A horrific battle of this type, claimed the life of Valli Moosa, once the biggest elephant in the Addo Elephant Park (AEP). Rangers say he was fatally stabbed in the side by a younger bull. He is still sadly mourned by Addo Addicts.
Red hartebeest battle of endurance
A few weeks ago, my wife and I were passing through the Serengeti Plains (the AEP version) already on the way to the Matyholweni gate when we spotted two red hartebeest bulls with their horns interlocked. Red hartebeest (related to topi and tsessebe) have peculiar shaped horns that appear to be prone to entanglements.
It was not clear if they were pressing heads together to shove off their opponent, or if they were trying to disentangle themselves. They pushed and jostled for a while when suddenly they separated. It almost seemed a relief as they gingerly backed away from each other, when just as suddenly, they rammed their skulls together again.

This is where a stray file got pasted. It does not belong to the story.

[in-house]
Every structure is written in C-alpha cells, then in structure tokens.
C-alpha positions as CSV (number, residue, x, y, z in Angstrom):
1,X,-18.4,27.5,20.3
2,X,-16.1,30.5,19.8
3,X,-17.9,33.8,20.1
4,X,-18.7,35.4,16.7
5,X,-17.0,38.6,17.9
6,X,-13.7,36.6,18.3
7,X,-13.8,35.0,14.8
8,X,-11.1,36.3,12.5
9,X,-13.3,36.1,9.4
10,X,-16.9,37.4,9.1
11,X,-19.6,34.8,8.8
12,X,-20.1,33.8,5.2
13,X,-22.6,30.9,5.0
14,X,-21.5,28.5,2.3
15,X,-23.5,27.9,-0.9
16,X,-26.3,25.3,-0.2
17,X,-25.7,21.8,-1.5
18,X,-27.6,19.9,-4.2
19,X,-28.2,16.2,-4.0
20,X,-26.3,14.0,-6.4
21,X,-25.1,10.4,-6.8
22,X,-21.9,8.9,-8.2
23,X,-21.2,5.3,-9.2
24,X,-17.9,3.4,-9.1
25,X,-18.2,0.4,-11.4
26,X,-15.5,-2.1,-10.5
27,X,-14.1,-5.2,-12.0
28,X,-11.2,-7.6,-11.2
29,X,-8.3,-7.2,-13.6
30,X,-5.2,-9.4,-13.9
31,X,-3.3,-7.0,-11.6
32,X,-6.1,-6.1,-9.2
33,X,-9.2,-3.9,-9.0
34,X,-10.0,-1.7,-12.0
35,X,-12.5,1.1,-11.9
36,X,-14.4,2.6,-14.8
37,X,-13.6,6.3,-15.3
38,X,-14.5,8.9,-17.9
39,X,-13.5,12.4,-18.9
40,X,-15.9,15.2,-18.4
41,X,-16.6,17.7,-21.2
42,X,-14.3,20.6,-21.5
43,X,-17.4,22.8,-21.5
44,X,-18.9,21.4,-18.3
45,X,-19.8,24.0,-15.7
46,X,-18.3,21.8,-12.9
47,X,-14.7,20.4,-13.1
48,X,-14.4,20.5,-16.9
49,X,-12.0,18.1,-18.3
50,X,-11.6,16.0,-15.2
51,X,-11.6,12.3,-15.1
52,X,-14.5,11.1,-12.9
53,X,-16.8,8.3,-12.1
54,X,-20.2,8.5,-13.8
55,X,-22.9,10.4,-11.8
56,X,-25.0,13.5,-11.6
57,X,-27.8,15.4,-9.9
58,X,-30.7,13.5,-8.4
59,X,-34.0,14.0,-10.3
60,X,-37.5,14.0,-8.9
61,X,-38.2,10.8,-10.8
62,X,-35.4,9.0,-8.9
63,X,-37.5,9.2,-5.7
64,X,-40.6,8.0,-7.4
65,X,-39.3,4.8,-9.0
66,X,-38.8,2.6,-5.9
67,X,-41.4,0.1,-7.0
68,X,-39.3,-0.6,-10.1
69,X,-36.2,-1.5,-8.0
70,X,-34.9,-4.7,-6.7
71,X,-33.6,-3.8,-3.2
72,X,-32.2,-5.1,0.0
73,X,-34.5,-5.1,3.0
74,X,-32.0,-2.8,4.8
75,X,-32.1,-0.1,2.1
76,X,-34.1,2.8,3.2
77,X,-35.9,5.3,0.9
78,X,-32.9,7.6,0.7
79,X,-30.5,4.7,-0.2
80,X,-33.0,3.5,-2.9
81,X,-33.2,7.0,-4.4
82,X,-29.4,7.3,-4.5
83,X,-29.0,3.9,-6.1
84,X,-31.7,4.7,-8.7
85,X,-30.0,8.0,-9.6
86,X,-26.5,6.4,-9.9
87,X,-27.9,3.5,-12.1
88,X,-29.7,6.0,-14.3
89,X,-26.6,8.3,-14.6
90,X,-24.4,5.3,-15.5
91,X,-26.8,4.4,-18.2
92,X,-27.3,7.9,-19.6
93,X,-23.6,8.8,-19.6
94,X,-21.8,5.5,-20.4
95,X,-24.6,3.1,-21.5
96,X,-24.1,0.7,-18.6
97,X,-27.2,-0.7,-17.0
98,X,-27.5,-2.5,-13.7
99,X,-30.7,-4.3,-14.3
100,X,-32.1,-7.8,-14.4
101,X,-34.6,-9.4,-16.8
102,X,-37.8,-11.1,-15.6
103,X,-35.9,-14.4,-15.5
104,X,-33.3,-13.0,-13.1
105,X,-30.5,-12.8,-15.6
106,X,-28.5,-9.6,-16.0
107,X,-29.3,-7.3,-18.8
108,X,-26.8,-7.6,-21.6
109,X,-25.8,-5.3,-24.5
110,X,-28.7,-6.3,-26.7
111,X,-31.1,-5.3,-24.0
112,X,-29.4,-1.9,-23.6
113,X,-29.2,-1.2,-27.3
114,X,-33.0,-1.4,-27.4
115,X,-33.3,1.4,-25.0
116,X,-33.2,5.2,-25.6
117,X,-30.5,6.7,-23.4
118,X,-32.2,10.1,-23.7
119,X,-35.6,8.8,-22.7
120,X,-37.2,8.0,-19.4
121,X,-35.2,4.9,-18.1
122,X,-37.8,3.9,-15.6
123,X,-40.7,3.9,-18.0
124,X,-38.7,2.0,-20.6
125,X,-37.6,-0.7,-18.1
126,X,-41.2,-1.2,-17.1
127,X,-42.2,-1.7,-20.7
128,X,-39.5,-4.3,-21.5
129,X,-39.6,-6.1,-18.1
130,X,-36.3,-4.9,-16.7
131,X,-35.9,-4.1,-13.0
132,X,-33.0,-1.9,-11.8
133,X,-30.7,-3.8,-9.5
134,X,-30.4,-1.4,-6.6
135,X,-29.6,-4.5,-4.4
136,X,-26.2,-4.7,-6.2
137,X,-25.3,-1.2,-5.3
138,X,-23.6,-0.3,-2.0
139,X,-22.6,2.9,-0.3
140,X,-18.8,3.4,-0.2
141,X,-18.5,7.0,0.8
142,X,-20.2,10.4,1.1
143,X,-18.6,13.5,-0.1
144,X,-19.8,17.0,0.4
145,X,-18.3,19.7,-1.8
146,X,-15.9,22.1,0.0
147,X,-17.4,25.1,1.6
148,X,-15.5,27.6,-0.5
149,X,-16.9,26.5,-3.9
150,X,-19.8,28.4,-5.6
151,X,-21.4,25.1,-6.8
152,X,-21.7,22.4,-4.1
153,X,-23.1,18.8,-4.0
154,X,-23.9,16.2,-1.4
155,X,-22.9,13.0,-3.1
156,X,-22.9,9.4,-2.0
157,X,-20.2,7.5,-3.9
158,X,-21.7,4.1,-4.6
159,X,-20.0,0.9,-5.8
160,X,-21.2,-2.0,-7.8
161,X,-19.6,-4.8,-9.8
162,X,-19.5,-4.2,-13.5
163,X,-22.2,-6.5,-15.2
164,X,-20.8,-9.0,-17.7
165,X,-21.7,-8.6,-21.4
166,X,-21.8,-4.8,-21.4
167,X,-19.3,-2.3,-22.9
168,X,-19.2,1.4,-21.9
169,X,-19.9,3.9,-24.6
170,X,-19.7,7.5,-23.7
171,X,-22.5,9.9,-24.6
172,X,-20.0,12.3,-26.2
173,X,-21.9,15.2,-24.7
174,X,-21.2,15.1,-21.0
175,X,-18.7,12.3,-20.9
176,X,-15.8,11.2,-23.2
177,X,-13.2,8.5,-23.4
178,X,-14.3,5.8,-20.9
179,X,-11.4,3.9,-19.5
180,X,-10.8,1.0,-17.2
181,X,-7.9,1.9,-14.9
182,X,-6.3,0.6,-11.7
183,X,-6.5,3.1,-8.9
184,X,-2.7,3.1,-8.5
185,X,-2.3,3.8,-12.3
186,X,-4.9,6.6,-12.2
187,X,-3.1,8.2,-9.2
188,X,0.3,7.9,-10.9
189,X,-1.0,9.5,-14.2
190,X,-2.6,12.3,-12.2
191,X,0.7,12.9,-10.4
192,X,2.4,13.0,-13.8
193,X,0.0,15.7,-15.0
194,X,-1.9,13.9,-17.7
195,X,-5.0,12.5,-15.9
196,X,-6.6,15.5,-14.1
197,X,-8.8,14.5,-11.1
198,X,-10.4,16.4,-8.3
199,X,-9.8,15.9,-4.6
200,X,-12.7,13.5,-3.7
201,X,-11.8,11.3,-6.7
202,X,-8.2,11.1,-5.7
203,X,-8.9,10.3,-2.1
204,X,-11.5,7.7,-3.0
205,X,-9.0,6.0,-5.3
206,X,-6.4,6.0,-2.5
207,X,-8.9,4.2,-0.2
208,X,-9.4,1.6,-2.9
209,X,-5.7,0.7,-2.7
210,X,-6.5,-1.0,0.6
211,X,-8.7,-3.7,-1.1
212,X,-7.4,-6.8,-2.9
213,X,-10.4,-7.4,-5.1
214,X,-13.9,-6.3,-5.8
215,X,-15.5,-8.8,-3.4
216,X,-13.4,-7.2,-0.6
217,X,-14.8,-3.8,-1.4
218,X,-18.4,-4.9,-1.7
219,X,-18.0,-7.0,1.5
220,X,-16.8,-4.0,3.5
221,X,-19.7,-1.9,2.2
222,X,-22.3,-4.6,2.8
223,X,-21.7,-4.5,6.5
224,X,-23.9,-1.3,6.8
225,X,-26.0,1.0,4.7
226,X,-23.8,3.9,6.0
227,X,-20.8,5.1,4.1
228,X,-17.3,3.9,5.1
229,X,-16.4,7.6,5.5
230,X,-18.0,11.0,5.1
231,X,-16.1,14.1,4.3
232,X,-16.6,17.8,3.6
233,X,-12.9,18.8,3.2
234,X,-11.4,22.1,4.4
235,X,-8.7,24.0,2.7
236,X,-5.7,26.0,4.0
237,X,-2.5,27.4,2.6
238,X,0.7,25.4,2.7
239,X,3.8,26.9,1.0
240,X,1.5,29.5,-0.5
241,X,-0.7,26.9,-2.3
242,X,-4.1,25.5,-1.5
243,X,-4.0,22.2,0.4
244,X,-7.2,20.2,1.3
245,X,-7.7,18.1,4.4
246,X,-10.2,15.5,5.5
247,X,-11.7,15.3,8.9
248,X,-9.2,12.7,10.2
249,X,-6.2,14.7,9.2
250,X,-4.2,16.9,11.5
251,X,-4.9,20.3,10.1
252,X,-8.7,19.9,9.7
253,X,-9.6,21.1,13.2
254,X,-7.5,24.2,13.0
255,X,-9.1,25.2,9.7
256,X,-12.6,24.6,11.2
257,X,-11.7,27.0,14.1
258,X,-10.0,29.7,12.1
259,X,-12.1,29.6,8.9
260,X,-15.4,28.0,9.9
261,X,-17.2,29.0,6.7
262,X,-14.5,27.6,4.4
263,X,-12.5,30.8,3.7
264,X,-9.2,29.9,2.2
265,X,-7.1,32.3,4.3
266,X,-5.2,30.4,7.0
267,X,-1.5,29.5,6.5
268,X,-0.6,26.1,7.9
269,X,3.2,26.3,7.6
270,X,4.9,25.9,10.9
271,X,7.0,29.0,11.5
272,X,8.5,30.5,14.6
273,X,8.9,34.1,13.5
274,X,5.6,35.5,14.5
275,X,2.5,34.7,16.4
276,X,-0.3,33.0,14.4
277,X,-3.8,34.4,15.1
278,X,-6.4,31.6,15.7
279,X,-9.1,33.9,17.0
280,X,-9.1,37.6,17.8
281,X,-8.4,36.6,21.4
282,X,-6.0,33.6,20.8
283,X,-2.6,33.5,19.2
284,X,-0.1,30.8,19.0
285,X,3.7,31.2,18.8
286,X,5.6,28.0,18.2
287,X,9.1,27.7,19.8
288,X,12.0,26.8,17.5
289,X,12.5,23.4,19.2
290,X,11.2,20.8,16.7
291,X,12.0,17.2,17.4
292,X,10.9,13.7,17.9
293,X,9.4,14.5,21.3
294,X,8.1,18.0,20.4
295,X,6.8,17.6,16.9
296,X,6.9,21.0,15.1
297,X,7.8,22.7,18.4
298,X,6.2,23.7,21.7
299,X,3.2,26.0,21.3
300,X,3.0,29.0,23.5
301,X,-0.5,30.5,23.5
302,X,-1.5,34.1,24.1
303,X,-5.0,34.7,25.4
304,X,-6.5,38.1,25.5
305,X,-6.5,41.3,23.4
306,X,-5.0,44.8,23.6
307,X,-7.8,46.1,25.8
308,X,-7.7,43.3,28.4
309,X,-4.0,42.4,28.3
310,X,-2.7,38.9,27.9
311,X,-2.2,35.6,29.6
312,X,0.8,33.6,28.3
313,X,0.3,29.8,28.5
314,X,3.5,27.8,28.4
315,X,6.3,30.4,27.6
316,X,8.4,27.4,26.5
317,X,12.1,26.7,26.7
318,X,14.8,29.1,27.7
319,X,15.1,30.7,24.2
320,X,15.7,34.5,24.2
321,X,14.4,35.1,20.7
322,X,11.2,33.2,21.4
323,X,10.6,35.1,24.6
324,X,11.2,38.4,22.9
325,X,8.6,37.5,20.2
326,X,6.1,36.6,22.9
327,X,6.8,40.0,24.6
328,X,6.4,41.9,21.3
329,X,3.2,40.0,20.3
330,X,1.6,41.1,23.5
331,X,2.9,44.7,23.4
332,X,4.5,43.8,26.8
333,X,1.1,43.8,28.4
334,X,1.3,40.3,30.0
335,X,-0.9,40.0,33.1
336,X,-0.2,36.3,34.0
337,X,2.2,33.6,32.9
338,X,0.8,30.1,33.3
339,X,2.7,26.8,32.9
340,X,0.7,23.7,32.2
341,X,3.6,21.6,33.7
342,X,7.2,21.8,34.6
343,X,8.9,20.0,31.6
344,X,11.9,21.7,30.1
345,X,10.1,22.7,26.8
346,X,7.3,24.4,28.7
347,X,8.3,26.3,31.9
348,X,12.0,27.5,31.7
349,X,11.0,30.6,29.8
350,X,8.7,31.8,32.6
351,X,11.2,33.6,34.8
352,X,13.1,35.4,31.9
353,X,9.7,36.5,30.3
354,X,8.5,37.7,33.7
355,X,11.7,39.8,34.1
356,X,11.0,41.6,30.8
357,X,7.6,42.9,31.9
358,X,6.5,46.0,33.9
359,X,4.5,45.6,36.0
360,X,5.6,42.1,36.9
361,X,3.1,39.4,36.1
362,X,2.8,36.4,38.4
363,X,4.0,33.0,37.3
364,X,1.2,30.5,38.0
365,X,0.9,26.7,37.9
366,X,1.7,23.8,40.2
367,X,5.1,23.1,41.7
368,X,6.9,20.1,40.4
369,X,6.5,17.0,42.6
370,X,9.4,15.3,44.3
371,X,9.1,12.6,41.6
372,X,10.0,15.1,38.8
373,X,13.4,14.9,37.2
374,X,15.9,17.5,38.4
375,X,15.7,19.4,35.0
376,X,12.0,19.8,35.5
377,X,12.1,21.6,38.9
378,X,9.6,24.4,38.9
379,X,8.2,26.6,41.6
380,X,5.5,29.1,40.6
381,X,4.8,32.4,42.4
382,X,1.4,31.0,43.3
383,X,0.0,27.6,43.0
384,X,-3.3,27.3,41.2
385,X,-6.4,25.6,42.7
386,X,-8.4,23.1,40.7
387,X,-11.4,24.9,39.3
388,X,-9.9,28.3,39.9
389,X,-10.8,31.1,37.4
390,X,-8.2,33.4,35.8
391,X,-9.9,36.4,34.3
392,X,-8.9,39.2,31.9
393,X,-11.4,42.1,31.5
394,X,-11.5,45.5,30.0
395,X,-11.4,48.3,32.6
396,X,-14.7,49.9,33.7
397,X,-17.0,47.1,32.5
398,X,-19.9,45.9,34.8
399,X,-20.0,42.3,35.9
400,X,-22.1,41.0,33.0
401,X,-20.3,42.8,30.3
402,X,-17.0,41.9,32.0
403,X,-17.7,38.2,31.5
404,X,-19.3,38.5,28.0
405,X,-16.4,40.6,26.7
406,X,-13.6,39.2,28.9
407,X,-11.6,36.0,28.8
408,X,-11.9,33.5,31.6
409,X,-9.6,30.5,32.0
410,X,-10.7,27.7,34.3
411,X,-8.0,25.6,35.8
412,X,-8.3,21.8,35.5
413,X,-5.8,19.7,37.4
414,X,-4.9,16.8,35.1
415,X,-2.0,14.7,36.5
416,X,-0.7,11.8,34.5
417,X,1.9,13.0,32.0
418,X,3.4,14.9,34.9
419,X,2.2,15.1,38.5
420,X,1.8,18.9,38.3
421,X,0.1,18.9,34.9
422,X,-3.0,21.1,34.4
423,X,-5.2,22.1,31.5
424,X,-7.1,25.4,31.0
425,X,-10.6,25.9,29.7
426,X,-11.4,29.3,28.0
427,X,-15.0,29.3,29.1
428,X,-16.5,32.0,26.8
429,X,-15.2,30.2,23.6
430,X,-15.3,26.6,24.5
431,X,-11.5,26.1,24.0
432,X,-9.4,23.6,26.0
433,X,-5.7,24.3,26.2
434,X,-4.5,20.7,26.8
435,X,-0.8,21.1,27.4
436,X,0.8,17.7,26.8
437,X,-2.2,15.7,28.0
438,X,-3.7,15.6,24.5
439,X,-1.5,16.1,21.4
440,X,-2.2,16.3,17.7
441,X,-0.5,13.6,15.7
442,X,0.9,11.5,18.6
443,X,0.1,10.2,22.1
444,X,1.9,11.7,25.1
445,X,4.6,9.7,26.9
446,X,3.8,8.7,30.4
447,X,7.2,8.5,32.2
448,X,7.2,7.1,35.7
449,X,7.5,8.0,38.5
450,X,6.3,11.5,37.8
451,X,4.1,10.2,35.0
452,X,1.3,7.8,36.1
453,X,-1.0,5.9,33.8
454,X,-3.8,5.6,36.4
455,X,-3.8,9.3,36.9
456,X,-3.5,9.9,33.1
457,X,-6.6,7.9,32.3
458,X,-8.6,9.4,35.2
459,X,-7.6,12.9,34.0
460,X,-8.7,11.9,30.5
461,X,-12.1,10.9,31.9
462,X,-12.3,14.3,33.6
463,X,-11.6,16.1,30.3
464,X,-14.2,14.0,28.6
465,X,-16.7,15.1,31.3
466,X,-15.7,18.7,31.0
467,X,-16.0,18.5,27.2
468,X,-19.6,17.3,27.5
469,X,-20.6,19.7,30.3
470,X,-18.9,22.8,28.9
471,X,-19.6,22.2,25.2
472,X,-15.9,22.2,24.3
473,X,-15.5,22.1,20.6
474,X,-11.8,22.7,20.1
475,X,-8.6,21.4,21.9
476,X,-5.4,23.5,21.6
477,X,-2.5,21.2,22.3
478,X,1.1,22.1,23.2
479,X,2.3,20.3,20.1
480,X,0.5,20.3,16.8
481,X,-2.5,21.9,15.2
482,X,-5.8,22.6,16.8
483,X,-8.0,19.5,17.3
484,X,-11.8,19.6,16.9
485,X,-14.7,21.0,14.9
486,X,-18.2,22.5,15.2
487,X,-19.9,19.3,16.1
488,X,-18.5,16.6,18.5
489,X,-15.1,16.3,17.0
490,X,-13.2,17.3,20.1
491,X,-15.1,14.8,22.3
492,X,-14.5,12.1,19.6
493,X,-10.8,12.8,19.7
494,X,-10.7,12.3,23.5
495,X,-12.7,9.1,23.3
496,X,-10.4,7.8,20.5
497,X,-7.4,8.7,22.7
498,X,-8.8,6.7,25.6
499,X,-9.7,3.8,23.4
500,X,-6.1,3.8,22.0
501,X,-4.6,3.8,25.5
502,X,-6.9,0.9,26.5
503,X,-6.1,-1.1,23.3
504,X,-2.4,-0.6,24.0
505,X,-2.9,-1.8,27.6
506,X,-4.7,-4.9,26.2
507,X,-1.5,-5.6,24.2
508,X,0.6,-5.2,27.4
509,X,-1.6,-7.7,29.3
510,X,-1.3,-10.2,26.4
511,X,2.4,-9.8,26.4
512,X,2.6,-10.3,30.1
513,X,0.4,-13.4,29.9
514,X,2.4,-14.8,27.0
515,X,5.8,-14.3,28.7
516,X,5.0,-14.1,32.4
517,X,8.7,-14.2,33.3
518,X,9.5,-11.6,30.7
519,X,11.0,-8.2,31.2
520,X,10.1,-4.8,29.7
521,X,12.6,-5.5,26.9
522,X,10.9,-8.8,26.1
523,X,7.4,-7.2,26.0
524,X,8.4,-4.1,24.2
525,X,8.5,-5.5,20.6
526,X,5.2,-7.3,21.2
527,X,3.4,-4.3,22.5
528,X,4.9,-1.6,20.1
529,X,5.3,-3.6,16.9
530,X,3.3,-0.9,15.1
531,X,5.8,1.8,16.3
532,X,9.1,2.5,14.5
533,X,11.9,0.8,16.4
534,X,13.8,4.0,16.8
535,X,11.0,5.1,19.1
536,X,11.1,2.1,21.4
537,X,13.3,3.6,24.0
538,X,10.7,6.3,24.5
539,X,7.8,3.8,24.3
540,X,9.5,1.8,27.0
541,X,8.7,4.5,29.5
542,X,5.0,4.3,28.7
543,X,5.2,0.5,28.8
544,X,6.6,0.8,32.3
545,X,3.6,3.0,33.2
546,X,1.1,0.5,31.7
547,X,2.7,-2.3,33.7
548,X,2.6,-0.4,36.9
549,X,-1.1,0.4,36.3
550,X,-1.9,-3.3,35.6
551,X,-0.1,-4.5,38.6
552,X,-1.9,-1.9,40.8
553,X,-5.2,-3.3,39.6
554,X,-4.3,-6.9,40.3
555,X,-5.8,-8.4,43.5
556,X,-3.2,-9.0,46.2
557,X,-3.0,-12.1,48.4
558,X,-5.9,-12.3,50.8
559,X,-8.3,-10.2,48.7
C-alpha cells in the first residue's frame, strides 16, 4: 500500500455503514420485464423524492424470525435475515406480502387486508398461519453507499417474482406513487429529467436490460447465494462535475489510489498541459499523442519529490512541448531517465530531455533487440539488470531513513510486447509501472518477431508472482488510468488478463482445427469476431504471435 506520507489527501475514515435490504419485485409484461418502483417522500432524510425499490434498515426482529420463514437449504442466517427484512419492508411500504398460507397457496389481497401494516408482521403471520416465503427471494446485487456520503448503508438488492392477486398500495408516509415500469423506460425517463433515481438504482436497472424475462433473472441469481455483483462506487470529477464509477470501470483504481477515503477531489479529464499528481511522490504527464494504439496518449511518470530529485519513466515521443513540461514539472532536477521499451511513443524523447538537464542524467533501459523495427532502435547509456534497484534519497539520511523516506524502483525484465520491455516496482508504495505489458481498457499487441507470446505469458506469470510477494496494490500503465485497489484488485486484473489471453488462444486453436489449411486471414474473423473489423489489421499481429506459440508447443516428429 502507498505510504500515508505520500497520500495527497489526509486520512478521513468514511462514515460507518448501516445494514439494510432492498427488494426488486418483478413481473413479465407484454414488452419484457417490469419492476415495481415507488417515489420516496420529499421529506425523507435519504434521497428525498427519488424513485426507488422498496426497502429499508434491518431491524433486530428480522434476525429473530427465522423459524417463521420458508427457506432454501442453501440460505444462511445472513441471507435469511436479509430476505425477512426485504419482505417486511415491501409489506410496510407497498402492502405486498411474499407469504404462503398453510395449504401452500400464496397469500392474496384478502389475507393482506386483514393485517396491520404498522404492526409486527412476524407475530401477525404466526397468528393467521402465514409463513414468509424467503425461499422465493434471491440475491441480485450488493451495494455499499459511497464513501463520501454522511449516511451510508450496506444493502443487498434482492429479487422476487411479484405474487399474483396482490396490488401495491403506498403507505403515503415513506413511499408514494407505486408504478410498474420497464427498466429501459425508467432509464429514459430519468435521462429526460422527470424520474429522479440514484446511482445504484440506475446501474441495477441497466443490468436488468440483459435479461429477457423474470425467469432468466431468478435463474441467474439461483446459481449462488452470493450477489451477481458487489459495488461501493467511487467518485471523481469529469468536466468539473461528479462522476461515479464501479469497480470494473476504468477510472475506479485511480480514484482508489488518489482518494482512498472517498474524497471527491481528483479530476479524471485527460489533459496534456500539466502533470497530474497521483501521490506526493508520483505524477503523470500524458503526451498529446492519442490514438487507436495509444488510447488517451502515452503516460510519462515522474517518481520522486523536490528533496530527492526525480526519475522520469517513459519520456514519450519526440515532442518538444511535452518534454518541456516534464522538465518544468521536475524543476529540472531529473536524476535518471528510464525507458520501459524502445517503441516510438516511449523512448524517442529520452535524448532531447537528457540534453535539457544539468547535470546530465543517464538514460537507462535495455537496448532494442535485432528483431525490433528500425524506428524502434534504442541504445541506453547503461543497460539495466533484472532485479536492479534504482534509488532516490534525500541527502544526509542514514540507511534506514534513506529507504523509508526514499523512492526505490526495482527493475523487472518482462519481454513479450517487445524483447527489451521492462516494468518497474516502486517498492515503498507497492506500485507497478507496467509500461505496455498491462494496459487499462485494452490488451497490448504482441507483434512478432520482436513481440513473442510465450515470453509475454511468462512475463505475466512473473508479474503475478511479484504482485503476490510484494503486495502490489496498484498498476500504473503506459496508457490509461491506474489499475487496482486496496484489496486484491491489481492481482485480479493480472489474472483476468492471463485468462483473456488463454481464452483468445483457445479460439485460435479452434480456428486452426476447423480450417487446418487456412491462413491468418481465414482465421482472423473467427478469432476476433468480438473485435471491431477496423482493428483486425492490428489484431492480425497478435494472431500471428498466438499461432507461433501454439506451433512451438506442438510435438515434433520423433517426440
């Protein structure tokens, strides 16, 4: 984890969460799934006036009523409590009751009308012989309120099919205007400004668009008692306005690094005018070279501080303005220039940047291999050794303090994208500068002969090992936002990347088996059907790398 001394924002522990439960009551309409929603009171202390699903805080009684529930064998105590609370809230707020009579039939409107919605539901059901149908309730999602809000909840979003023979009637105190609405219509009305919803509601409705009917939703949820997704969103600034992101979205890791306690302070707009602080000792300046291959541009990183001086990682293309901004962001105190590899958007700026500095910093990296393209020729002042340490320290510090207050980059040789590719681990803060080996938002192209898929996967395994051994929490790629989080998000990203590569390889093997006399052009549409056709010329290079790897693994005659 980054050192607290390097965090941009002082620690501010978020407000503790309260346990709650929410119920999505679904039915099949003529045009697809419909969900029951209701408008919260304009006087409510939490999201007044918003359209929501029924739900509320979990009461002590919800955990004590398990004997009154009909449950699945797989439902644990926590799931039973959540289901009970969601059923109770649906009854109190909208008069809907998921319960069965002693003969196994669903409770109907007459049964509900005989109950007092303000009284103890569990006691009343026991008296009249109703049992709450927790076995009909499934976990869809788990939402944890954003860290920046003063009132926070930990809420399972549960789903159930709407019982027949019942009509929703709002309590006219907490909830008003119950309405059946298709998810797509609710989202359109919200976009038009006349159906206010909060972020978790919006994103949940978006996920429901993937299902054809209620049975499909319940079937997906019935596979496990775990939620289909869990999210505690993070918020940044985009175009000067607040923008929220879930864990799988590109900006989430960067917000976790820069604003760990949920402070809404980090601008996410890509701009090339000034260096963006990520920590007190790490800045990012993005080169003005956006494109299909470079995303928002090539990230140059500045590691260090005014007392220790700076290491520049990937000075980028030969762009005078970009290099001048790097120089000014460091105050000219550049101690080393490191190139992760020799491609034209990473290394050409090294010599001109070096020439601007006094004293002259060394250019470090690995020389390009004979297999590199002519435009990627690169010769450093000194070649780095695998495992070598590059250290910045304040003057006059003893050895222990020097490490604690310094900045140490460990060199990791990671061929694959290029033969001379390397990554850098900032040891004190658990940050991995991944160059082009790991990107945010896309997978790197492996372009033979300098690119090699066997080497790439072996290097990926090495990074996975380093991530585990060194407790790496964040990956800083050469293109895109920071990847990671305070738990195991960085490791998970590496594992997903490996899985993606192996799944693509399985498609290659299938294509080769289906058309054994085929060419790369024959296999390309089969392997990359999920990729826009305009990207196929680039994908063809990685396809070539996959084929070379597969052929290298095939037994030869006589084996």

They heaved and shoved for about five to eight minutes then separated for about ten seconds before once again – boom. This cycle repeated at least half a dozen times and each time they appeared to expend vast amounts of energy without either animal being able to dominate.
It was a wonderful photographic opportunity as most of the time their battleground was about five to ten metres from the road – an ideal distance to take pictures with my new 70-200mm lens. They changed position often so I could get different angles, and the light was good.